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Entertainment

Visiting Writer: Professor Josh Emmons

entertainment-visiting-writerProfessor Josh Emmons com­menced the Visiting Writer series last Wednesday in Wilson Hall Au­ditorium. Dean of Humanities and Social Sciences, Dr. Stanton Green, senior Jennifer van Alstyne and As­sistant Dean Michael Thomas in­troduced Emmons with nothing but positivity and praise.

Dr. Staton Green began his in­troduction by reminding members of the audience that, “most of the things we enjoy are due to good writing” and how important the ele­ment of writing has become at the University.

“Part of the tradition of the Vis­iting Writers series is to start with someone connected to Monmouth,” explained Thomas. Emmons was initially hired to develop the cre­ative writing program at the Univer­sity and because he was nationally recognized as an author, Emmons was asked to be the first speaker of the year.

Emmons’ second novel, Pre­scription for a Superior Existence, proved to be a hot topic for introduc­tion.

Dr. Staton Green said, “I mar­vel at the use of language and was hooked on the story.” Excerpts and quotes were read from the book and each introducer explained why they thought it was such a fascinating piece of literature.

Van Alstyne confessed that she read the book three times and ex­plained, “It’s about sex, love and murder. How things evolve is what makes this story.”

Prescription for a Superior Exis­tence is about a character named Jack Smith who leads a somewhat mean­ingless corporate life until he gets sucked into a cult that preaches about the end of Earth through self-destruc­tion. The book made its way into the Sunday Book Review of The New York Times in 2008 and GoodReads calls it “A thrilling and timely novel about a flawed, ordinary man who is torn between love and the appeal of a powerfully seductive cult.”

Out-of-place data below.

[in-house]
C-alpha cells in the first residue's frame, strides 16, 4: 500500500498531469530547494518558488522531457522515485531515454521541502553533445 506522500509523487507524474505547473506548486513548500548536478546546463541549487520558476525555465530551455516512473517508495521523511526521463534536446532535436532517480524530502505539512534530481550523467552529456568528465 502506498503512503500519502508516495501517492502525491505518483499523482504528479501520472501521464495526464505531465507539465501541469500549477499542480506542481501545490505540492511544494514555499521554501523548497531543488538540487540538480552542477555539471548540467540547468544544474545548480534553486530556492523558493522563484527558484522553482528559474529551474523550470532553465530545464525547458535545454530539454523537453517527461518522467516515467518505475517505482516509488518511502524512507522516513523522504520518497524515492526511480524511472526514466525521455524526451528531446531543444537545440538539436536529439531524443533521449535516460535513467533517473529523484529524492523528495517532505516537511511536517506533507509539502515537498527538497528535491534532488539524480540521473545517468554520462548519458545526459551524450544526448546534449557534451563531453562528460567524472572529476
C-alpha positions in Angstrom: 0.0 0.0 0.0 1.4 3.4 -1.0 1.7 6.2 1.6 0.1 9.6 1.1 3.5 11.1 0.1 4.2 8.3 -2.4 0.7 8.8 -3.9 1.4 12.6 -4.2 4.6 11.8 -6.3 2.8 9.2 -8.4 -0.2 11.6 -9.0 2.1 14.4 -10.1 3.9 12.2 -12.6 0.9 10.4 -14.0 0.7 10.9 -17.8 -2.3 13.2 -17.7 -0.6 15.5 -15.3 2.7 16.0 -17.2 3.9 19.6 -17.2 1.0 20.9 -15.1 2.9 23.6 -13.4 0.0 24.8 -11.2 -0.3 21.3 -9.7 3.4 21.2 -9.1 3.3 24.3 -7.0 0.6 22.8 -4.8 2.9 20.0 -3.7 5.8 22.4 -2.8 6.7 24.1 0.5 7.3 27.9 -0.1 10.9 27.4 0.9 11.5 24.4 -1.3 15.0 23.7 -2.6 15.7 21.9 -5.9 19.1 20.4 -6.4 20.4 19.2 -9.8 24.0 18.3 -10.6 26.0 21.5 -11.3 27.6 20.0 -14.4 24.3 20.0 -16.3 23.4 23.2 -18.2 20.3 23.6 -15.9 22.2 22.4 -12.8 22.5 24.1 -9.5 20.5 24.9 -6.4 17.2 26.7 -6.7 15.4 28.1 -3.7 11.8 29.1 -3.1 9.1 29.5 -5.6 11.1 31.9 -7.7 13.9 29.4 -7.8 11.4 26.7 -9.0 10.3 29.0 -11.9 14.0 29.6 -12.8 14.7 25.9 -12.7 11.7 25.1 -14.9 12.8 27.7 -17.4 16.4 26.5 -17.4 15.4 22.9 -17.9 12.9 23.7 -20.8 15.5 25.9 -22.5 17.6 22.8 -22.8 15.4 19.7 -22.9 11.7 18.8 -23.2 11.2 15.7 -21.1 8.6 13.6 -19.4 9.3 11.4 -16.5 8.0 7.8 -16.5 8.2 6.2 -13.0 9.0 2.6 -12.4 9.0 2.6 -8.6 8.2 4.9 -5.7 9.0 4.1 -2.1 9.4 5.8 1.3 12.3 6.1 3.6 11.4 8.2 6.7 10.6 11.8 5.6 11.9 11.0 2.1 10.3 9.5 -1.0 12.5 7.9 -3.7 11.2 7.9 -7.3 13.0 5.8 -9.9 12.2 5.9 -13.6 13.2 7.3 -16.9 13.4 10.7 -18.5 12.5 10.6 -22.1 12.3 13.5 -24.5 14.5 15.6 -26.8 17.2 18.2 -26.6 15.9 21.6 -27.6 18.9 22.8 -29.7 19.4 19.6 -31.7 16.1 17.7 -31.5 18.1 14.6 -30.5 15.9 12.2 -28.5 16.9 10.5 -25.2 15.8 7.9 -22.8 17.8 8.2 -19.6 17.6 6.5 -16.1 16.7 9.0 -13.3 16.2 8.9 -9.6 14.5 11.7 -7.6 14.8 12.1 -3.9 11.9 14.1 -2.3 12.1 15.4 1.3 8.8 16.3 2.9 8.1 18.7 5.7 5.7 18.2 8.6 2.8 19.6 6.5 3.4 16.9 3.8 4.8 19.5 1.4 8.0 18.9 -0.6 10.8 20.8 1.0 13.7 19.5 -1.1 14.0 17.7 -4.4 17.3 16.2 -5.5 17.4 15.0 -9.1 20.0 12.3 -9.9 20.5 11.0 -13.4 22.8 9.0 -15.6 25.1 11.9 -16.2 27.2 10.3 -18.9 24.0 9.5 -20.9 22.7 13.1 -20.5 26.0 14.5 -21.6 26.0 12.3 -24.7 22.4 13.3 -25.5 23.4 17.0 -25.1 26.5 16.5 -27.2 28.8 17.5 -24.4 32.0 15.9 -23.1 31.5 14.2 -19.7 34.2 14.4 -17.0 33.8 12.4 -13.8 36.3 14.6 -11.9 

Emmons also read an excerpt from his forthcoming story “Nu” followed by the first two chapters of his up­coming novel that remains nameless. The piece from “Nu” touched on the issue of underwater oil drilling and related to certain aspects of ancient Egyptian beliefs.

The two chapters, called “Day One” and “Day Two,” from Em­mons untitled novel set the scene for a couple who have their share of life’s hardships and are looking for a break.

“One of his subjects addresses questions of our future and specific details of our interaction in romantic relationships,” said Thomas.

In response to a question about his sense of structure, Emmons stated that he tends to thread together mul­tiple story lines in his writing.

In addition, when it came to his creative process, he explained that he tries to draw on his life as much as he can but that “you have a lot of license when you have a clearly crazy char­acter.” After addressing a few more questions Emmons thanked the audi­ence and held a book signing outside of Wilson Hall Auditorium.

One audience member was sur­prised by her personal relationship to the excerpt from “Nu” and men­tioned that she was apart of the ef­forts made by Food and Water Watch against deep drilling for natural gas. She frequently attends the Visiting Writers series but this one just hap­pened to connect with her on a per­sonal level.

Tess LaFera, a student and an as­piring writer who attended the read­ing looking for a spark, said, “It was a different kind of inspiration. I thought it was a good reading and I enjoyed it.”

The next Visiting Writer is Indian Poet, Meena Alexander, on October 16 in Wilson Hall Auditorium. For more on the Visiting Writers series check out the Center for the Arts page on the University website at www.monmouth.edu/arts

IMAGE TAKEN from strandbooks.com

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